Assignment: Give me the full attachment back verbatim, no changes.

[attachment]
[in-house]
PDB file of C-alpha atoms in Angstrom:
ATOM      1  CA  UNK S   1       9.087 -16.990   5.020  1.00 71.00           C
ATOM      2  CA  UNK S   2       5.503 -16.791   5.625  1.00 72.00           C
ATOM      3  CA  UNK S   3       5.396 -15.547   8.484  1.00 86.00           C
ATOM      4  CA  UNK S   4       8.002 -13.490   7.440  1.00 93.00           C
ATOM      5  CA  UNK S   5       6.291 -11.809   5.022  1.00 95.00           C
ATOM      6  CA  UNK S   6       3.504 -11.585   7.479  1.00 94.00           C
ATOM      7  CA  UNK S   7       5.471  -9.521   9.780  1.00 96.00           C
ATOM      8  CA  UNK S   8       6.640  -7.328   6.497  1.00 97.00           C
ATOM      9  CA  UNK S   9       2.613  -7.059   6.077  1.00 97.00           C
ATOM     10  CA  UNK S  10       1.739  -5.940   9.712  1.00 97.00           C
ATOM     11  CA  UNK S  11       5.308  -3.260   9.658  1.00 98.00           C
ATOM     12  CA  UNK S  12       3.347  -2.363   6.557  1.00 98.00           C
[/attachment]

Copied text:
[in-house]
PDB file of C-alpha atoms in Angstrom:
ATOM      1  CA  UNK S   1       9.087 -16.990   5.020  1.00 71.00           C
ATOM      2  CA  UNK S   2       5.503 -16.791   5.625  1.00 72.00           C
ATOM      3  CA  UNK S   3       5.396 -15.547   8.484  1.00 86.00           C
ATOM      4  CA  UNK S   4       8.002 -13.490   7.440  1.00 93.00           C
ATOM      5  CA  UNK S   5       6.291 -11.809   5.022  1.00 95.00           C
ATOM      6  CA  UNK S   6       3.504 -11.585   7.479  1.00 94.00           C
ATOM      7  CA  UNK S   7       5.471  -9.521   9.780  1.00 96.00           C
ATOM      8  CA  UNK S   8       6.640  -7.328   6.497  1.00 97.00           C
ATOM      9  CA  UNK S   9       2.613  -7.059   6.077  1.00 97.00           C
ATOM     10  CA  UNK S  10       1.739  -5.940   9.712  1.00 97.00           C
ATOM     11  CA  UNK S  11       5.308  -3.260   9.658  1.00 98.00           C
ATOM     12  CA  UNK S  12       3.347  -2.363   6.557  1.00 98.00           C